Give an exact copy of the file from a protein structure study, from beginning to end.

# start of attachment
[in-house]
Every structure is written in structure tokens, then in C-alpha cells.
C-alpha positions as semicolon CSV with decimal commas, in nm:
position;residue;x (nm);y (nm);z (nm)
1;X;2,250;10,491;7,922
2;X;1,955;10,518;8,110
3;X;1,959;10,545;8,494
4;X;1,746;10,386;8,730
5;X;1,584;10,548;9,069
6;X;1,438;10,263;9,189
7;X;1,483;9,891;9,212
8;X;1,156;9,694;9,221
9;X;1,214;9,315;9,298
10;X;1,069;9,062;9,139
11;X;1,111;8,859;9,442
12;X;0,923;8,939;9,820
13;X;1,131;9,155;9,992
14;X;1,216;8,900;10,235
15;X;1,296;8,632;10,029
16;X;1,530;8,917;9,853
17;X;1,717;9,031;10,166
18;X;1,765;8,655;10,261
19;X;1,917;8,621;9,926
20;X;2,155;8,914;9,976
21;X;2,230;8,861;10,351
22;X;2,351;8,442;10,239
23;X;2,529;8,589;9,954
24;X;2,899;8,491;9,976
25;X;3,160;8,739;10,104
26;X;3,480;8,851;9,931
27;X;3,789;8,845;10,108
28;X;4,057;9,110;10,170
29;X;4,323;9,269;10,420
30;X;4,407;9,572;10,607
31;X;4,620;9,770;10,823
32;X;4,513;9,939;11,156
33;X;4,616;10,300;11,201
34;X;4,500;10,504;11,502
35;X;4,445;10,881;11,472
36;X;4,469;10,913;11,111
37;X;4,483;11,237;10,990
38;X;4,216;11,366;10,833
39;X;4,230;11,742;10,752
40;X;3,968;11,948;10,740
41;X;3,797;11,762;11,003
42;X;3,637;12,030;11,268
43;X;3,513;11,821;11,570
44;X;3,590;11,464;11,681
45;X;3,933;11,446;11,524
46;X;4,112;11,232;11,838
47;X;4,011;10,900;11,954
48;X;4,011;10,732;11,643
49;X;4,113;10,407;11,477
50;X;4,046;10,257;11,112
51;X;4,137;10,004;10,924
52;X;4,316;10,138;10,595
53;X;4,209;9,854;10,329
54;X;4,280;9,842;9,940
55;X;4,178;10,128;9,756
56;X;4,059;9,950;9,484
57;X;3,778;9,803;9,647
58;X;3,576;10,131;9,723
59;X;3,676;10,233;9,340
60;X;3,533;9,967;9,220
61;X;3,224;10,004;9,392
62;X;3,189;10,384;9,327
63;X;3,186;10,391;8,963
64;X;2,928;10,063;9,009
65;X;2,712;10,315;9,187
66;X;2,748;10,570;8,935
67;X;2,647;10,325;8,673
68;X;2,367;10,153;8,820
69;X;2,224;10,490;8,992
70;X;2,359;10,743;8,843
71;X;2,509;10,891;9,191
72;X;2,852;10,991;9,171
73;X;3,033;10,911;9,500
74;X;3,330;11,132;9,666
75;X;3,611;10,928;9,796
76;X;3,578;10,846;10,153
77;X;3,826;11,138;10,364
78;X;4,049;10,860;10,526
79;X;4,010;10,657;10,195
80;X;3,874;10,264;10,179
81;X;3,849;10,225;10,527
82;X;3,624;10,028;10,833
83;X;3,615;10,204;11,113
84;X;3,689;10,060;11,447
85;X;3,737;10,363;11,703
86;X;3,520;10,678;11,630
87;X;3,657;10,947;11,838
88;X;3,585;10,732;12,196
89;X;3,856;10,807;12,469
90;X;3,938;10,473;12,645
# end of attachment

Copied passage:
[in-house]
Every structure is written in structure tokens, then in C-alpha cells.
C-alpha positions as semicolon CSV with decimal commas, in nm:
position;residue;x (nm);y (nm);z (nm)
1;X;2,250;10,491;7,922
2;X;1,955;10,518;8,110
3;X;1,959;10,545;8,494
4;X;1,746;10,386;8,730
5;X;1,584;10,548;9,069
6;X;1,438;10,263;9,189
7;X;1,483;9,891;9,212
8;X;1,156;9,694;9,221
9;X;1,214;9,315;9,298
10;X;1,069;9,062;9,139
11;X;1,111;8,859;9,442
12;X;0,923;8,939;9,820
13;X;1,131;9,155;9,992
14;X;1,216;8,900;10,235
15;X;1,296;8,632;10,029
16;X;1,530;8,917;9,853
17;X;1,717;9,031;10,166
18;X;1,765;8,655;10,261
19;X;1,917;8,621;9,926
20;X;2,155;8,914;9,976
21;X;2,230;8,861;10,351
22;X;2,351;8,442;10,239
23;X;2,529;8,589;9,954
24;X;2,899;8,491;9,976
25;X;3,160;8,739;10,104
26;X;3,480;8,851;9,931
27;X;3,789;8,845;10,108
28;X;4,057;9,110;10,170
29;X;4,323;9,269;10,420
30;X;4,407;9,572;10,607
31;X;4,620;9,770;10,823
32;X;4,513;9,939;11,156
33;X;4,616;10,300;11,201
34;X;4,500;10,504;11,502
35;X;4,445;10,881;11,472
36;X;4,469;10,913;11,111
37;X;4,483;11,237;10,990
38;X;4,216;11,366;10,833
39;X;4,230;11,742;10,752
40;X;3,968;11,948;10,740
41;X;3,797;11,762;11,003
42;X;3,637;12,030;11,268
43;X;3,513;11,821;11,570
44;X;3,590;11,464;11,681
45;X;3,933;11,446;11,524
46;X;4,112;11,232;11,838
47;X;4,011;10,900;11,954
48;X;4,011;10,732;11,643
49;X;4,113;10,407;11,477
50;X;4,046;10,257;11,112
51;X;4,137;10,004;10,924
52;X;4,316;10,138;10,595
53;X;4,209;9,854;10,329
54;X;4,280;9,842;9,940
55;X;4,178;10,128;9,756
56;X;4,059;9,950;9,484
57;X;3,778;9,803;9,647
58;X;3,576;10,131;9,723
59;X;3,676;10,233;9,340
60;X;3,533;9,967;9,220
61;X;3,224;10,004;9,392
62;X;3,189;10,384;9,327
63;X;3,186;10,391;8,963
64;X;2,928;10,063;9,009
65;X;2,712;10,315;9,187
66;X;2,748;10,570;8,935
67;X;2,647;10,325;8,673
68;X;2,367;10,153;8,820
69;X;2,224;10,490;8,992
70;X;2,359;10,743;8,843
71;X;2,509;10,891;9,191
72;X;2,852;10,991;9,171
73;X;3,033;10,911;9,500
74;X;3,330;11,132;9,666
75;X;3,611;10,928;9,796
76;X;3,578;10,846;10,153
77;X;3,826;11,138;10,364
78;X;4,049;10,860;10,526
79;X;4,010;10,657;10,195
80;X;3,874;10,264;10,179
81;X;3,849;10,225;10,527
82;X;3,624;10,028;10,833
83;X;3,615;10,204;11,113
84;X;3,689;10,060;11,447
85;X;3,737;10,363;11,703
86;X;3,520;10,678;11,630
87;X;3,657;10,947;11,838
88;X;3,585;10,732;12,196
89;X;3,856;10,807;12,469
90;X;3,938;10,473;12,645